In a move that surprised its staffers, executives from Newsday announced to its team Thursday that they would be offering voluntary buyouts. Additionally, the Vallejo Times-Herald’s news reporter, John Glidden tweeted the newspaper would be eliminating a news reporter position, leaving just him to cover a city of 120,000 people. And, according to a ReWire News union statement, ReWire News, once at the forefront of reproductive health and justice, just fired its remaining reporters. The journalists, who produced groundbreaking coverage on crisis pregnancy centers and Trump’s immigration policies, are now considered to not be vital to the publication or “mission critical.” As of now, these journalists are left without severance and are fighting for compensation for their work.

All this comes as newspapers large and small, far and wide have been forced to condense their staff, in a futile attempt to fight an unbalanced war against their biggest competitor: big tech.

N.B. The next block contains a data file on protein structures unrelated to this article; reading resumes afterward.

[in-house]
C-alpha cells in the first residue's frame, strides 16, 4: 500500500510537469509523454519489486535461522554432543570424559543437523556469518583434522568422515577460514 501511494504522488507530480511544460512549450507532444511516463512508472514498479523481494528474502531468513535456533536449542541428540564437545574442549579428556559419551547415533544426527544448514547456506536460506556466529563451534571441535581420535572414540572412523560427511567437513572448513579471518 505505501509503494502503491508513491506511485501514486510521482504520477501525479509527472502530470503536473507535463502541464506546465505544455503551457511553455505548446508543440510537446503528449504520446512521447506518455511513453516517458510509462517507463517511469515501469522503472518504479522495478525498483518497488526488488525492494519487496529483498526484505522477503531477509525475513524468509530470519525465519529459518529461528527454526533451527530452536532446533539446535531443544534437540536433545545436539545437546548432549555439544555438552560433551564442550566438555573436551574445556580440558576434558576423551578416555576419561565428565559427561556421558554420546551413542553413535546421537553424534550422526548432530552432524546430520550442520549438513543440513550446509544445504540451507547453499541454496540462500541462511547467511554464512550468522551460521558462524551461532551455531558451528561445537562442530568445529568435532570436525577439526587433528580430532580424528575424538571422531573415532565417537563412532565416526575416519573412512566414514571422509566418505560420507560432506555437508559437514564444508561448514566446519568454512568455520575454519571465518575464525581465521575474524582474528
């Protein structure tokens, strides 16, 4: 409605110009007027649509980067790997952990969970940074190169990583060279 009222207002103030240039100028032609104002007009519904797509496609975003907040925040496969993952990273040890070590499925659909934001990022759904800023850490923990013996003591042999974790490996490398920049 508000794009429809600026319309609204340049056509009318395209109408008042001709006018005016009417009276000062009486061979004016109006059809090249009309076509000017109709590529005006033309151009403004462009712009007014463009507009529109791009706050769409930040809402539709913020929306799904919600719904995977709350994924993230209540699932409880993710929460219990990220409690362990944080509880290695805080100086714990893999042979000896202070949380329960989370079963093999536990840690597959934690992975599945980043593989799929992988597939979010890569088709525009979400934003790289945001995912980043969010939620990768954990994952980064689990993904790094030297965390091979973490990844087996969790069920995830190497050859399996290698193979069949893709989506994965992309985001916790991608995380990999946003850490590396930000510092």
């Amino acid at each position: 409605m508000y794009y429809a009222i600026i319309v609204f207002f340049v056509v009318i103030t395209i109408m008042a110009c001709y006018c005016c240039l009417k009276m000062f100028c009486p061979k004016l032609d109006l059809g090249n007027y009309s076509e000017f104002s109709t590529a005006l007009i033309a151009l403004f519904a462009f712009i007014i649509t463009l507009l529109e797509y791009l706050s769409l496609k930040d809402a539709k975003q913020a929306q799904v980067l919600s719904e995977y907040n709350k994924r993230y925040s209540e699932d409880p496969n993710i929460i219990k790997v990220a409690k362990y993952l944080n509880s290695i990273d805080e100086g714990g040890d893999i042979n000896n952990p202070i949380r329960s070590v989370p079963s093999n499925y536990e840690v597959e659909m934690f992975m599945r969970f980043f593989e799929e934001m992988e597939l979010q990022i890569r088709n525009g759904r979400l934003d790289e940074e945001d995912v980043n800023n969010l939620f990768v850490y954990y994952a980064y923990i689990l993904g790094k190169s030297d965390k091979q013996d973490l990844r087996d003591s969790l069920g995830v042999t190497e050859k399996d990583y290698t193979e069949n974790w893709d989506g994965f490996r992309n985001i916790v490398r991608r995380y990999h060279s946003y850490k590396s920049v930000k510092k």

John Stanton, former DC bureau chief for Buzzfeed who was laid off in January and co-founder of the Save Journalism Project, stated: 

I stand with my colleagues at Newsday, Vallejo Times-Herald and ReWire News and all those facing the consequences of lay-offs, buy-outs, and closures – a tale all too familiar for many in our world. The journalism industry and our country faced a huge loss this past week.

The free press is essential to our democracy, and, when big tech stifles this access, our democracy is diminished. But tech companies won’t stop here. Their thirst for money will only continue to drive newspapers like Newsday, Vallejo Times-Herald, and ReWire News to extinction.

Journalism in America is facing an existential threat from the monopolistic control of tech giants like Google, Facebook, and Apple. Big tech’s dominance over the digital advertising market and their unrivaled capacity to monetize its platforms are having drastic effects on journalism as a whole.

Greg Palast in Mexico Wins Top Journalism Award

Greg Palast in Mexico is Star Attraction, Wins Top Journalism Award